5 Tips for Commercial Real Estate Investing in 2024

In a recent Real Investor Radio podcast episode, Dominion Financial Services’s Craig Fuhr and Jack BeVier sat down with Sentinel Net Lease founders Dennis Cisterna III and Fred Lewis to discuss commercial real estate investing in the current market. 

With mortgage rates hovering around 7% to 8% and inflation holding steady, many commercial real estate investors are choosing to stay on the sidelines, waiting for interest rates to fall before jumping into new opportunities. But Sentinel is taking the opposite approach — they’re open to new deals as cap rates have risen alongside interest rates, and they’ve found several worthwhile ones in the first few months of this year.

Here’s a look at their current commercial real estate investing strategies that can help you find a good deal, even when the market’s a little shaky.

1. Look for Single Tenant Net Lease Deals

What does a viable commercial real estate investment deal look like to Sentinel? Ideally, it involves a net lease, where the tenant is responsible for paying rent, taxes, maintenance, and insurance costs. A net lease reduces the investor’s monetary risk, letting them focus on growing their portfolio without needing to deal with massive infrastructure.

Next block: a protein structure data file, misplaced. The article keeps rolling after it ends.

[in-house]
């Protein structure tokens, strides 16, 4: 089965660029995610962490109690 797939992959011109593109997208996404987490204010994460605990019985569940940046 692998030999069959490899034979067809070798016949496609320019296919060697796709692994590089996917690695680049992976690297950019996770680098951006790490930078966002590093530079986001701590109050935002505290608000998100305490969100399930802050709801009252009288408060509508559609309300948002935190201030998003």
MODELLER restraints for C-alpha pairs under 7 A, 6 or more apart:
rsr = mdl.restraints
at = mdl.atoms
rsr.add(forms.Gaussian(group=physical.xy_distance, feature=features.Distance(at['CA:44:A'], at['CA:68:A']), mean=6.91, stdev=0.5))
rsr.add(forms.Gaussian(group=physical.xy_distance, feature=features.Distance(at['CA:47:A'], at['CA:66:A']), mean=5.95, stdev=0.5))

In most of Sentinel’s recent co`mmercial real estate investments, the property has few tenants — maybe one or two. However, the tenants hold a long-term lease stretching 10 or 20 years, and they have a solid operating history and a sound business model. That allows Sentinel to secure accretive debt and potentially provide outsized returns as a significant return of capital is derived from the contractual lease income alone, with the projected returns typically outperforming high-yield savings accounts.

2. Pinpoint Higher Cap Rate Deals

Sentinel is focused on investing in properties if the cap rate is at least 8% or 9%,  and is often able to find attractive properties at even higher cap rates. There are many situations where Sentinel is not the highest bidder, and where other investors are willing to meet the seller’s price, but they are unable to secure financing to acquire the property. That means the seller must turn to lower bidders if they want to offload the property.

Conservative bidding has allowed Sentinel to secure the deal in several cases because lenders are more willing to provide funding when they see the projected cap rates based on a lower sales price.

3. Be Open to Office Space

Sentinel sees employers shifting away from the remote work model and bringing their teams back to the office four or five days a week. That means the need for office space will grow over the next few years. 

And fortunately for Sentinel, the current supply of office properties is shrinking. Hundreds of underutilized office properties across the country are being repurposed for residential and industrial use while thousands more are being demolished to make way for new industrial and multifamily developments. When you factor in that very few new office buildings are being built right now, you can start to see where the demand for office can surge at some point in the next several years as supply starts to become constrained.